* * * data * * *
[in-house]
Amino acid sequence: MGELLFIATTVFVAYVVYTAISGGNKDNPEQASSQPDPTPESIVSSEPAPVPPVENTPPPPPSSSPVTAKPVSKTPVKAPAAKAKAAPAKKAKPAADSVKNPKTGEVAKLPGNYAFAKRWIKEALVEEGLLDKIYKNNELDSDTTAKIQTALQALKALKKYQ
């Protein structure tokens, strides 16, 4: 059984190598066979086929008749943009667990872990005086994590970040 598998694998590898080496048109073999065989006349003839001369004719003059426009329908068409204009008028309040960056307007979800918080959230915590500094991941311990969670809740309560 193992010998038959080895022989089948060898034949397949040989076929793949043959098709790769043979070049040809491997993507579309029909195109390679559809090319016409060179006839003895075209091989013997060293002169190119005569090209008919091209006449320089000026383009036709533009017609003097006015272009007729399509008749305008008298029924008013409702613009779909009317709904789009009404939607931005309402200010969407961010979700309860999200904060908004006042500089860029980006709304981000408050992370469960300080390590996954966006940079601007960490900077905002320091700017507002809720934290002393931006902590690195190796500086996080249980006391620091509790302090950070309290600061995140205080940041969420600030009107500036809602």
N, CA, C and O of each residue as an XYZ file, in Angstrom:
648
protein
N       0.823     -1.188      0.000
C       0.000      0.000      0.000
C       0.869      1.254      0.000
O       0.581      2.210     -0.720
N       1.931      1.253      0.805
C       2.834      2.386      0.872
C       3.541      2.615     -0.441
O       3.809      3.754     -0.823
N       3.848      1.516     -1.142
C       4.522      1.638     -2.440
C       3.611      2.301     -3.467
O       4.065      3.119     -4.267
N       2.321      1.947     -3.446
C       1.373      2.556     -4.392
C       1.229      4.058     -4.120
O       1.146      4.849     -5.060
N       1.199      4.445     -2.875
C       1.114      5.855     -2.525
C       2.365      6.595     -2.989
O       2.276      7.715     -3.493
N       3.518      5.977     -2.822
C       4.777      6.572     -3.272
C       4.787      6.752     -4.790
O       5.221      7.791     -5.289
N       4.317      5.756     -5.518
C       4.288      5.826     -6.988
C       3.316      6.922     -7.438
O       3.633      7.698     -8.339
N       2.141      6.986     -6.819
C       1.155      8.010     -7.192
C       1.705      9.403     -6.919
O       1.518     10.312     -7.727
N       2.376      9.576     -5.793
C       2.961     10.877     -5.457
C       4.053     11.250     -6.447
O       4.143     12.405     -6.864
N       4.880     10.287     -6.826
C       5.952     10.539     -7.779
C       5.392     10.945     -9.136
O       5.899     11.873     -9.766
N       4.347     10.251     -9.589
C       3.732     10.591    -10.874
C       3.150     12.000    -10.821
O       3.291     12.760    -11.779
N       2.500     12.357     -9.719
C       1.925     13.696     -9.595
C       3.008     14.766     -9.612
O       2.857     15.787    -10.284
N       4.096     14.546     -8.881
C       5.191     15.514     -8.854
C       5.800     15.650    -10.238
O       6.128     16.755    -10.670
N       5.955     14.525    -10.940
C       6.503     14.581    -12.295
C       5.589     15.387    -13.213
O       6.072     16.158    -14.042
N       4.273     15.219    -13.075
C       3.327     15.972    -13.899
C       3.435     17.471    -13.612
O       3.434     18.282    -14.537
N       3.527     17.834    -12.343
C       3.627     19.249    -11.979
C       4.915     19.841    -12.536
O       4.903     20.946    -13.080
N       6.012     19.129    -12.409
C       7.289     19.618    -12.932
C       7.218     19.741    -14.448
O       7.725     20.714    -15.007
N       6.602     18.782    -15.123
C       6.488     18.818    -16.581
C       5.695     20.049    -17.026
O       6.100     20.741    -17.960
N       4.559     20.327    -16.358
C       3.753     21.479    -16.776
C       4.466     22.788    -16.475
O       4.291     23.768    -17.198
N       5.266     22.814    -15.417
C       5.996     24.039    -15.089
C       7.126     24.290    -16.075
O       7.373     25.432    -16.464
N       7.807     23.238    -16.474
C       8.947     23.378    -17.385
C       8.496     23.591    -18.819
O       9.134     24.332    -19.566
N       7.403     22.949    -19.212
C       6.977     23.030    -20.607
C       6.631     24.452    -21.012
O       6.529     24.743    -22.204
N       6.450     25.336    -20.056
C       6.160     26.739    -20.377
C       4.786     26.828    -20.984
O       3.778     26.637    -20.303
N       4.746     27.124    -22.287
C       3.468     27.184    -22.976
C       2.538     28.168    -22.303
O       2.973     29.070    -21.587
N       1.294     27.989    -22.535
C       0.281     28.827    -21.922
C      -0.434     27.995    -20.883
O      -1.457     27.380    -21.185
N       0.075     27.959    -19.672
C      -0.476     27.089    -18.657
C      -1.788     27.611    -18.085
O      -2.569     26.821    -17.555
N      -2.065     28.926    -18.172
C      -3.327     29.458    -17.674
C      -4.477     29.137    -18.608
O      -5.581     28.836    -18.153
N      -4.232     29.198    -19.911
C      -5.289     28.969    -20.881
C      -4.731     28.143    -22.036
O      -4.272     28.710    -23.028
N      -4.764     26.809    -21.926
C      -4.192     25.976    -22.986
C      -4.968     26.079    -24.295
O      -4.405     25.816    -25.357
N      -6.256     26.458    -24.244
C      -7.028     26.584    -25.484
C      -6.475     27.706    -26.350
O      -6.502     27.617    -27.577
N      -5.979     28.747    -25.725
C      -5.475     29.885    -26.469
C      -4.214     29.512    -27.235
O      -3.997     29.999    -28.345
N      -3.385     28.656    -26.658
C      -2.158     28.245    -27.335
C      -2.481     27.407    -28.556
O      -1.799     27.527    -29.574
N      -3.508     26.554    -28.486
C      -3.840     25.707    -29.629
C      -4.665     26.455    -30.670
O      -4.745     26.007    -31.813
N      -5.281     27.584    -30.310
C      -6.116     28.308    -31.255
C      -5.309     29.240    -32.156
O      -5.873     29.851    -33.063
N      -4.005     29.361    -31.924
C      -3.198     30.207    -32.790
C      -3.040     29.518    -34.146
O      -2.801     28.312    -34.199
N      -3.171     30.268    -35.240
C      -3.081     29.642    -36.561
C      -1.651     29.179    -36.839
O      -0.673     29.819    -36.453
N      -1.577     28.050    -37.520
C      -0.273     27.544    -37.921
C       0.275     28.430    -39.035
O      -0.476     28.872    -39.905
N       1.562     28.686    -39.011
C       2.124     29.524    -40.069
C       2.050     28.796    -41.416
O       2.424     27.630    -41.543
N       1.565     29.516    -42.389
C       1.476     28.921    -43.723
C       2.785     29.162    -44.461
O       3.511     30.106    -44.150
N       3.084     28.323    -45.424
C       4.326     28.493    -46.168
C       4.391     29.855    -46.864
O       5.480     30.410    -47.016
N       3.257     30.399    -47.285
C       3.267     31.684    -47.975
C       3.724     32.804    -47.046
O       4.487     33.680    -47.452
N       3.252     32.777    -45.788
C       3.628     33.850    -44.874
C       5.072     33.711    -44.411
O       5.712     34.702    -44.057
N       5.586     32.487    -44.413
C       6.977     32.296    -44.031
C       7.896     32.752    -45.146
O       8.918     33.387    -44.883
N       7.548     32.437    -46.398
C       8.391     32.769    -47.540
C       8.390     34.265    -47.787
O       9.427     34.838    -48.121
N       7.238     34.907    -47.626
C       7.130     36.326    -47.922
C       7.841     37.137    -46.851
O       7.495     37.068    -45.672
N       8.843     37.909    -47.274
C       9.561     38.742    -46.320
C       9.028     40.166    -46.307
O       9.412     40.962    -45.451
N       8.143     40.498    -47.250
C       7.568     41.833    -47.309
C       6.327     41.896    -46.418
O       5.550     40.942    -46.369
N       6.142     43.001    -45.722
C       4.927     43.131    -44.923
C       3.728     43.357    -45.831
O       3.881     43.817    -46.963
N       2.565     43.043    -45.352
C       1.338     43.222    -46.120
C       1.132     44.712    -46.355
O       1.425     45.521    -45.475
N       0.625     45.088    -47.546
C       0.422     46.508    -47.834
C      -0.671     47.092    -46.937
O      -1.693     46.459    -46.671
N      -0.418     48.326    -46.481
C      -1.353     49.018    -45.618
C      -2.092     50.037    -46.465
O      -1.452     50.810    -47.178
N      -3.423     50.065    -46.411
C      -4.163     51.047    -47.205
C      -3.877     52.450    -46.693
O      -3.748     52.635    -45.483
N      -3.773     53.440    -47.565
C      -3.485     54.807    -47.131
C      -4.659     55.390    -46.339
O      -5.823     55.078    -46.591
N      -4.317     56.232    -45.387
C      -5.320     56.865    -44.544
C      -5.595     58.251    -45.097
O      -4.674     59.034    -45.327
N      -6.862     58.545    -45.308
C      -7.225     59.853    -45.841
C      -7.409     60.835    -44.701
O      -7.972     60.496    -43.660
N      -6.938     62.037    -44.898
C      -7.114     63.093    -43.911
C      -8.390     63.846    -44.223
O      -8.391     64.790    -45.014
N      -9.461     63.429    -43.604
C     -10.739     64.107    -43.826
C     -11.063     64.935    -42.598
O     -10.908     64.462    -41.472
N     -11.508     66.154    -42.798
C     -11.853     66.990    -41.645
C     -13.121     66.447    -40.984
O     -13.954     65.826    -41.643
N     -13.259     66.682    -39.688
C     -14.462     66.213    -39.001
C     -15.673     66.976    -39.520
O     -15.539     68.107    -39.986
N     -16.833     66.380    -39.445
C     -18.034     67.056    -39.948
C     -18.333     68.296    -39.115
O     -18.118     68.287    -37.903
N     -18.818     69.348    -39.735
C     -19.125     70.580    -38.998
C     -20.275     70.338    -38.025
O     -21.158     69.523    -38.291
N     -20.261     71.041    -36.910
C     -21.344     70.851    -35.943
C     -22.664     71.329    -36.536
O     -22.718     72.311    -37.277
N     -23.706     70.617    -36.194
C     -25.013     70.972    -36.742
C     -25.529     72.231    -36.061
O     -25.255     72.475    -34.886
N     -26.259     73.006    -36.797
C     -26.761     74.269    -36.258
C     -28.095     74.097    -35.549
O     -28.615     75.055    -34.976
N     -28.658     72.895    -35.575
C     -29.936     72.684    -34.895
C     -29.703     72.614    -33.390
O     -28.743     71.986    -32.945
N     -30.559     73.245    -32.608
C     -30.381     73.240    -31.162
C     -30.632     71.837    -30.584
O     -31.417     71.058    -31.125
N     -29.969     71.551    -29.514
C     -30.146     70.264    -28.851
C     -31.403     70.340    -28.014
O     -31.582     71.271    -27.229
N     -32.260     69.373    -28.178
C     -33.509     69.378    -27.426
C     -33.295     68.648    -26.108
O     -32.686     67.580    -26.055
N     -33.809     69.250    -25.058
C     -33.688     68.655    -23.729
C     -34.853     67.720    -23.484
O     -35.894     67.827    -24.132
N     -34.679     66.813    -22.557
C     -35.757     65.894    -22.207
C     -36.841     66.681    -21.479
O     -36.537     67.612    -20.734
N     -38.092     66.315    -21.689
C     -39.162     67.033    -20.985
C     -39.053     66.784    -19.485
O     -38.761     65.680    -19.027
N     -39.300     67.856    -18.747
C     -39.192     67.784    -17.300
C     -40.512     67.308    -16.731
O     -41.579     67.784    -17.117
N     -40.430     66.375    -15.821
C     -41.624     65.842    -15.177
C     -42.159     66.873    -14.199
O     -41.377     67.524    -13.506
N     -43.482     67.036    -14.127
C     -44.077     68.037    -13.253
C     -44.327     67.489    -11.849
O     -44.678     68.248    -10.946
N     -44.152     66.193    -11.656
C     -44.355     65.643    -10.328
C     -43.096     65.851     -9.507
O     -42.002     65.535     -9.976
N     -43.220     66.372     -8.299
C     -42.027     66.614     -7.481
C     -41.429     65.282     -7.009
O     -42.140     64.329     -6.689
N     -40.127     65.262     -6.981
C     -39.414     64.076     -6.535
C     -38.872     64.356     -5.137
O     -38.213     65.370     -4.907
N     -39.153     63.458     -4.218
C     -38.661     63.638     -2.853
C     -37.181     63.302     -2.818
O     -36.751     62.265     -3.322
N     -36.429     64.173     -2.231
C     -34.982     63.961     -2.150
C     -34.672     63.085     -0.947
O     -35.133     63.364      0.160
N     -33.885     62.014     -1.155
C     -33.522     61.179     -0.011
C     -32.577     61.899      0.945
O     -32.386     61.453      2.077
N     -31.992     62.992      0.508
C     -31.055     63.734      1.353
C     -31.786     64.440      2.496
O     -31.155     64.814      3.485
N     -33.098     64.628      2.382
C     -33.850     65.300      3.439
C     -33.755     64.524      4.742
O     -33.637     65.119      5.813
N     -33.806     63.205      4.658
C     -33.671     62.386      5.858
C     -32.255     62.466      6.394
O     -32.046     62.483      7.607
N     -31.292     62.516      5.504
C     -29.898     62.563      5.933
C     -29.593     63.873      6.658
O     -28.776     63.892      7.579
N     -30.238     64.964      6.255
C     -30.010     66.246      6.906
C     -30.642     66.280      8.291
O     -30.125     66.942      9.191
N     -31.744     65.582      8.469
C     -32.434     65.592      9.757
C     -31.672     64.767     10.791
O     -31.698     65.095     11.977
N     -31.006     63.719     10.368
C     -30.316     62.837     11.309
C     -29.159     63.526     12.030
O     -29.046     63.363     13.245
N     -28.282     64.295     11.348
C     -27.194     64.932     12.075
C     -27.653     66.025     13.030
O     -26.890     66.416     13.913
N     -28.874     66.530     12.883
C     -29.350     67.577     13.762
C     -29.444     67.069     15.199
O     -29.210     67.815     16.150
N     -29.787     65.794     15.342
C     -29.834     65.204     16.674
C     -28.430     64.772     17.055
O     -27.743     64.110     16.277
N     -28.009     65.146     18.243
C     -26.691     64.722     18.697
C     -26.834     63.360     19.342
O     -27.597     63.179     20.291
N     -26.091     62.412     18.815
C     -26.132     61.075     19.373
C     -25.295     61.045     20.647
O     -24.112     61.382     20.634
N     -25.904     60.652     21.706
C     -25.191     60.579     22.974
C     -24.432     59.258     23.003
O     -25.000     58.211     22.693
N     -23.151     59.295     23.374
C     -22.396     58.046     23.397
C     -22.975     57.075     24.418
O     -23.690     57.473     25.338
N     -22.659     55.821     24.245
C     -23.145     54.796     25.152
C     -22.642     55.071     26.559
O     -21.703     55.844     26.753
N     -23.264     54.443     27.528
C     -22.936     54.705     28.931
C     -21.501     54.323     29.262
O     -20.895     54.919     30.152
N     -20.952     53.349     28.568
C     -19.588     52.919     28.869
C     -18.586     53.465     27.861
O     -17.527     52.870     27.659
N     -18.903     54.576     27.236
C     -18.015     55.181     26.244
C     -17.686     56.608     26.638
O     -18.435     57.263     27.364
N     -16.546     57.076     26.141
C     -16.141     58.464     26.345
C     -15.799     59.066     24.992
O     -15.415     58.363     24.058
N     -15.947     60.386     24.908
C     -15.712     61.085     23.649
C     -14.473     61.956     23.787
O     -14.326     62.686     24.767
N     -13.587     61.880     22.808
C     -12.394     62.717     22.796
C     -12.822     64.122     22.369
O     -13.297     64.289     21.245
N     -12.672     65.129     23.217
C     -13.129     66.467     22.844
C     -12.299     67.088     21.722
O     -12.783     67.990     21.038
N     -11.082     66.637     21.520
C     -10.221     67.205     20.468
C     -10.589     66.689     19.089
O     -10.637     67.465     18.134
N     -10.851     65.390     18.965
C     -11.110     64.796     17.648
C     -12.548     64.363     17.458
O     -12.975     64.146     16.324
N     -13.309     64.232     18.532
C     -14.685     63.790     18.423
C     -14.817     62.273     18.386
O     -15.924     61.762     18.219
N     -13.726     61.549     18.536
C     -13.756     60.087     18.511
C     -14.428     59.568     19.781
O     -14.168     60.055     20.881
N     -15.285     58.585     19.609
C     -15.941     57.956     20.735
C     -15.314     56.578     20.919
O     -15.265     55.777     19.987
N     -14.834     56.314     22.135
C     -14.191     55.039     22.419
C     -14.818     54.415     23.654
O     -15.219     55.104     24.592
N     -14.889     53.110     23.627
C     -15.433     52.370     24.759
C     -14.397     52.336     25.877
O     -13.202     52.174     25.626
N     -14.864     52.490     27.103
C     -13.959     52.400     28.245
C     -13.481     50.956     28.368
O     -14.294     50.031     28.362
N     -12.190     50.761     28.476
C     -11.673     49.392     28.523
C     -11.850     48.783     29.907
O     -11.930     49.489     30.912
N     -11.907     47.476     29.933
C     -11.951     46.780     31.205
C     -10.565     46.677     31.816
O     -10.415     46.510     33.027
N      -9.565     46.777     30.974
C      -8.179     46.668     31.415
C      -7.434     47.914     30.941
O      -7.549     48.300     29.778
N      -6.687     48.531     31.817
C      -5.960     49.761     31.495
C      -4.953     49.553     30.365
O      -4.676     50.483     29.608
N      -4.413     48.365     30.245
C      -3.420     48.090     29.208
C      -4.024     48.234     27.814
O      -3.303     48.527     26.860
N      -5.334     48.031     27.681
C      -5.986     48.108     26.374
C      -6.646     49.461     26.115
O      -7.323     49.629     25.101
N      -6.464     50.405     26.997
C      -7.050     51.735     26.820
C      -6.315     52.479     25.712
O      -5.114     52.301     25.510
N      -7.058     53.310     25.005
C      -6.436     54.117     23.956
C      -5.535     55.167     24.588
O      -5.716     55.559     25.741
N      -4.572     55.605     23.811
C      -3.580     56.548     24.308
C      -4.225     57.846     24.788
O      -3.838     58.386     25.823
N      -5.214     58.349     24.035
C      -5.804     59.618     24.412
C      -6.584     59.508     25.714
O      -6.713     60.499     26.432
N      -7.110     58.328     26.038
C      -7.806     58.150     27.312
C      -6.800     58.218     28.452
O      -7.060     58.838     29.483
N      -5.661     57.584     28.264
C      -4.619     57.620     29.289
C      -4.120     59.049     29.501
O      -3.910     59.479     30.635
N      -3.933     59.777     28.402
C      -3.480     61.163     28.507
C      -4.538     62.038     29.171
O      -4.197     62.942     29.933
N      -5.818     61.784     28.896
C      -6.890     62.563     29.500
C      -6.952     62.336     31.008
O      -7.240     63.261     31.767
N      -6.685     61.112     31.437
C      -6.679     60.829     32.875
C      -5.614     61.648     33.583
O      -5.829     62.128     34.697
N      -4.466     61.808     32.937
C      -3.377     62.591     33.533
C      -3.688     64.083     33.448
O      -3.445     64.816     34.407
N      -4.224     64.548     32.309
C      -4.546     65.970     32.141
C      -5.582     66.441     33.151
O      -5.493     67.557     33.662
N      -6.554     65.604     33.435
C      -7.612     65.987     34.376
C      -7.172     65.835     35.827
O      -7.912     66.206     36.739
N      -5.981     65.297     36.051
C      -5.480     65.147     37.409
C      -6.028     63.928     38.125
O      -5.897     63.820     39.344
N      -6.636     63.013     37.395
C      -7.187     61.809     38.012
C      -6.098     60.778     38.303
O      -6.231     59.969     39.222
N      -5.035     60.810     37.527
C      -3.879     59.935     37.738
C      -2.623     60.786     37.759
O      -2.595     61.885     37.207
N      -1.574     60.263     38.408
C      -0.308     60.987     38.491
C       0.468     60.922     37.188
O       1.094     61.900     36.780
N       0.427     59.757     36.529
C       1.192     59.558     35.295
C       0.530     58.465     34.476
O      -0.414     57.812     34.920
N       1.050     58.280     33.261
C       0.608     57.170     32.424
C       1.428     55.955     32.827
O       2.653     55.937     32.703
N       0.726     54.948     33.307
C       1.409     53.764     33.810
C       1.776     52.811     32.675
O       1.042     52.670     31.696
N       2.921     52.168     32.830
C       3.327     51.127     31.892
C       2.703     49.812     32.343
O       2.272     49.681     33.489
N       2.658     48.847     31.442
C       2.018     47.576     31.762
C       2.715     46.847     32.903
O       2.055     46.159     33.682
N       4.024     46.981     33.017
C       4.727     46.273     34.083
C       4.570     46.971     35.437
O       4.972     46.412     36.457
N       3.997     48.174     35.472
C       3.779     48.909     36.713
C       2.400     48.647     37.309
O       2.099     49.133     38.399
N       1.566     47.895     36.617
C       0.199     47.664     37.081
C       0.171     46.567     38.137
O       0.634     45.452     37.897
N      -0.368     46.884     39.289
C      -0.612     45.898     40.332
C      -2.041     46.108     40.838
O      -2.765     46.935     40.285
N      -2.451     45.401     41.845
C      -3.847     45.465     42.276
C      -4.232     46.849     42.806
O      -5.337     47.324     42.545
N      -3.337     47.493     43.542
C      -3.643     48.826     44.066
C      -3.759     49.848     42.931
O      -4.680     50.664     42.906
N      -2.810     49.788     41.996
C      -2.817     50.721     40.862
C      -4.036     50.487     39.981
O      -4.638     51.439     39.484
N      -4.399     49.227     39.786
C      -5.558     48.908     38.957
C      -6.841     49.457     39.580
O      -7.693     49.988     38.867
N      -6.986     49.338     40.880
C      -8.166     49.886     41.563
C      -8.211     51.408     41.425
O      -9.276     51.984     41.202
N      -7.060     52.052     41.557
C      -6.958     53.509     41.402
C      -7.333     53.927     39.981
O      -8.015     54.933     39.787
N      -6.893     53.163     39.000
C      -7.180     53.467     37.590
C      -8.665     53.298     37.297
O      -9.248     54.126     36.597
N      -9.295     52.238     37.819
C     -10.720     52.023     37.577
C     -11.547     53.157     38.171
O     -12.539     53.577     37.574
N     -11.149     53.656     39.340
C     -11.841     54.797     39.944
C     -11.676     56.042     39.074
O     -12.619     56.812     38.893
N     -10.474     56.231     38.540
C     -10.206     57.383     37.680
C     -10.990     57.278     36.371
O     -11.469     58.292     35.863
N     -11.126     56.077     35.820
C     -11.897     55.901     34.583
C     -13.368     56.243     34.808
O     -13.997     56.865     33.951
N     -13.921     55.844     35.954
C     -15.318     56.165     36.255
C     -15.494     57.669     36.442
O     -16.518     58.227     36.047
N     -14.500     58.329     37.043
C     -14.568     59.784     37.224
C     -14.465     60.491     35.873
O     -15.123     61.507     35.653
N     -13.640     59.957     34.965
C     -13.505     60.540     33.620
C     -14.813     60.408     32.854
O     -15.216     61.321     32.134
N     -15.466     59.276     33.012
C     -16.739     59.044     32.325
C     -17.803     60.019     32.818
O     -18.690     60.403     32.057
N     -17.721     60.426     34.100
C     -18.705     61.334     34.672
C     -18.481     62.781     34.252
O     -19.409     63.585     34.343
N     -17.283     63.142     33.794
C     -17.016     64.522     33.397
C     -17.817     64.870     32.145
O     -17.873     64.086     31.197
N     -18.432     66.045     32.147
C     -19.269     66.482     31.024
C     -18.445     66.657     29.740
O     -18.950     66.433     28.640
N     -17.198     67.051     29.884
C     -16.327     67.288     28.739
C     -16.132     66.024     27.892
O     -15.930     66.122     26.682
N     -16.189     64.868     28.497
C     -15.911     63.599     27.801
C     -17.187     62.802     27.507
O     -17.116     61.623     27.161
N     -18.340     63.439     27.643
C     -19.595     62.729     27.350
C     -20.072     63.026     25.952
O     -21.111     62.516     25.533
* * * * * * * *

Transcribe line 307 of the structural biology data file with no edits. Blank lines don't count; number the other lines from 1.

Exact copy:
N     -43.220     66.372     -8.299